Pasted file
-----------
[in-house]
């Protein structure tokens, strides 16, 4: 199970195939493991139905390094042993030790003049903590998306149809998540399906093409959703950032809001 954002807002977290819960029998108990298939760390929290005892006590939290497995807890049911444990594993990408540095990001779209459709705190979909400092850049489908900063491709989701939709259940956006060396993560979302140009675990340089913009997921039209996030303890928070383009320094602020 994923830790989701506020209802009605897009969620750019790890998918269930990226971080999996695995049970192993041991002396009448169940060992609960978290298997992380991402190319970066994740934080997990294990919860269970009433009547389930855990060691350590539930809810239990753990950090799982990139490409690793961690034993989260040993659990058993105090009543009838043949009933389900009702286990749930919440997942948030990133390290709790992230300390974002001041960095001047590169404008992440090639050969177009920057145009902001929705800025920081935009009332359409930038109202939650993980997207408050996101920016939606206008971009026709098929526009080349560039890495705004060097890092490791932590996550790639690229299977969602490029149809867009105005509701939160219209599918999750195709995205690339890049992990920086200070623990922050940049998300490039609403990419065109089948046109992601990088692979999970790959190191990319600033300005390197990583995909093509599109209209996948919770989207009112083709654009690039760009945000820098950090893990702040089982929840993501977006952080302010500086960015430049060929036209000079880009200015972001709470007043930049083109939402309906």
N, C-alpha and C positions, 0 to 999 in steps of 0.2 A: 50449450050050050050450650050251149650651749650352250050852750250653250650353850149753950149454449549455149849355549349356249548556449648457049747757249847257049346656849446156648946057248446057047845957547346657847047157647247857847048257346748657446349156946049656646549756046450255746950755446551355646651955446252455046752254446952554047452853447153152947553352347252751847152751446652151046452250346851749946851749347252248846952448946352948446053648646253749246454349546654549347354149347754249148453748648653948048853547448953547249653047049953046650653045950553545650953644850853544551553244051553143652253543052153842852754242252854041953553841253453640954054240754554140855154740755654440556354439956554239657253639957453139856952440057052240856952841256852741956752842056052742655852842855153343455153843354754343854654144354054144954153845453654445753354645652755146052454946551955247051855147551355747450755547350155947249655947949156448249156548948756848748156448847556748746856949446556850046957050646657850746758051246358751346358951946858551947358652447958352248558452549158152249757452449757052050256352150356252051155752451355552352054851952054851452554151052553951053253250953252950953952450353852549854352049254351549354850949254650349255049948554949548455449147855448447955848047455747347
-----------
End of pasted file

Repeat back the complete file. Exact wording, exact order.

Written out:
[in-house]
């Protein structure tokens, strides 16, 4: 199970195939493991139905390094042993030790003049903590998306149809998540399906093409959703950032809001 954002807002977290819960029998108990298939760390929290005892006590939290497995807890049911444990594993990408540095990001779209459709705190979909400092850049489908900063491709989701939709259940956006060396993560979302140009675990340089913009997921039209996030303890928070383009320094602020 994923830790989701506020209802009605897009969620750019790890998918269930990226971080999996695995049970192993041991002396009448169940060992609960978290298997992380991402190319970066994740934080997990294990919860269970009433009547389930855990060691350590539930809810239990753990950090799982990139490409690793961690034993989260040993659990058993105090009543009838043949009933389900009702286990749930919440997942948030990133390290709790992230300390974002001041960095001047590169404008992440090639050969177009920057145009902001929705800025920081935009009332359409930038109202939650993980997207408050996101920016939606206008971009026709098929526009080349560039890495705004060097890092490791932590996550790639690229299977969602490029149809867009105005509701939160219209599918999750195709995205690339890049992990920086200070623990922050940049998300490039609403990419065109089948046109992601990088692979999970790959190191990319600033300005390197990583995909093509599109209209996948919770989207009112083709654009690039760009945000820098950090893990702040089982929840993501977006952080302010500086960015430049060929036209000079880009200015972001709470007043930049083109939402309906």
N, C-alpha and C positions, 0 to 999 in steps of 0.2 A: 50449450050050050050450650050251149650651749650352250050852750250653250650353850149753950149454449549455149849355549349356249548556449648457049747757249847257049346656849446156648946057248446057047845957547346657847047157647247857847048257346748657446349156946049656646549756046450255746950755446551355646651955446252455046752254446952554047452853447153152947553352347252751847152751446652151046452250346851749946851749347252248846952448946352948446053648646253749246454349546654549347354149347754249148453748648653948048853547448953547249653047049953046650653045950553545650953644850853544551553244051553143652253543052153842852754242252854041953553841253453640954054240754554140855154740755654440556354439956554239657253639957453139856952440057052240856952841256852741956752842056052742655852842855153343455153843354754343854654144354054144954153845453654445753354645652755146052454946551955247051855147551355747450755547350155947249655947949156448249156548948756848748156448847556748746856949446556850046957050646657850746758051246358751346358951946858551947358652447958352248558452549158152249757452449757052050256352150356252051155752451355552352054851952054851452554151052553951053253250953252950953952450353852549854352049254351549354850949254650349255049948554949548455449147855448447955848047455747347